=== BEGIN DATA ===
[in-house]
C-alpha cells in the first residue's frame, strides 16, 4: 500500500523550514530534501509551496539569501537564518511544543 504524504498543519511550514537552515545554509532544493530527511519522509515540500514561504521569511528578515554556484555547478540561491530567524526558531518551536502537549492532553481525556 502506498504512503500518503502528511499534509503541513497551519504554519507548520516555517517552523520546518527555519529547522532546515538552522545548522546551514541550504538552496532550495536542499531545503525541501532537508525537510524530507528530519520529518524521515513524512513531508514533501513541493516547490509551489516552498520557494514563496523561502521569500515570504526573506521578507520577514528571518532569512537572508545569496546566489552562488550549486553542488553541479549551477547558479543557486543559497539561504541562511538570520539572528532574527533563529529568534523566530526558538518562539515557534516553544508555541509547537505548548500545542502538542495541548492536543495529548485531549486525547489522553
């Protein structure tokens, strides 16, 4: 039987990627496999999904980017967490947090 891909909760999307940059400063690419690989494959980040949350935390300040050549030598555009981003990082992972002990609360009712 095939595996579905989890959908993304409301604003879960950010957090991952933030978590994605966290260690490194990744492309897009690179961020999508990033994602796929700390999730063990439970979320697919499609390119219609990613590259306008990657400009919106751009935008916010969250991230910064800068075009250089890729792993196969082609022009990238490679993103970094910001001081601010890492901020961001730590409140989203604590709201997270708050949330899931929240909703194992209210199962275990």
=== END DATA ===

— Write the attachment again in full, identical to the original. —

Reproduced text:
[in-house]
C-alpha cells in the first residue's frame, strides 16, 4: 500500500523550514530534501509551496539569501537564518511544543 504524504498543519511550514537552515545554509532544493530527511519522509515540500514561504521569511528578515554556484555547478540561491530567524526558531518551536502537549492532553481525556 502506498504512503500518503502528511499534509503541513497551519504554519507548520516555517517552523520546518527555519529547522532546515538552522545548522546551514541550504538552496532550495536542499531545503525541501532537508525537510524530507528530519520529518524521515513524512513531508514533501513541493516547490509551489516552498520557494514563496523561502521569500515570504526573506521578507520577514528571518532569512537572508545569496546566489552562488550549486553542488553541479549551477547558479543557486543559497539561504541562511538570520539572528532574527533563529529568534523566530526558538518562539515557534516553544508555541509547537505548548500545542502538542495541548492536543495529548485531549486525547489522553
């Protein structure tokens, strides 16, 4: 039987990627496999999904980017967490947090 891909909760999307940059400063690419690989494959980040949350935390300040050549030598555009981003990082992972002990609360009712 095939595996579905989890959908993304409301604003879960950010957090991952933030978590994605966290260690490194990744492309897009690179961020999508990033994602796929700390999730063990439970979320697919499609390119219609990613590259306008990657400009919106751009935008916010969250991230910064800068075009250089890729792993196969082609022009990238490679993103970094910001001081601010890492901020961001730590409140989203604590709201997270708050949330899931929240909703194992209210199962275990």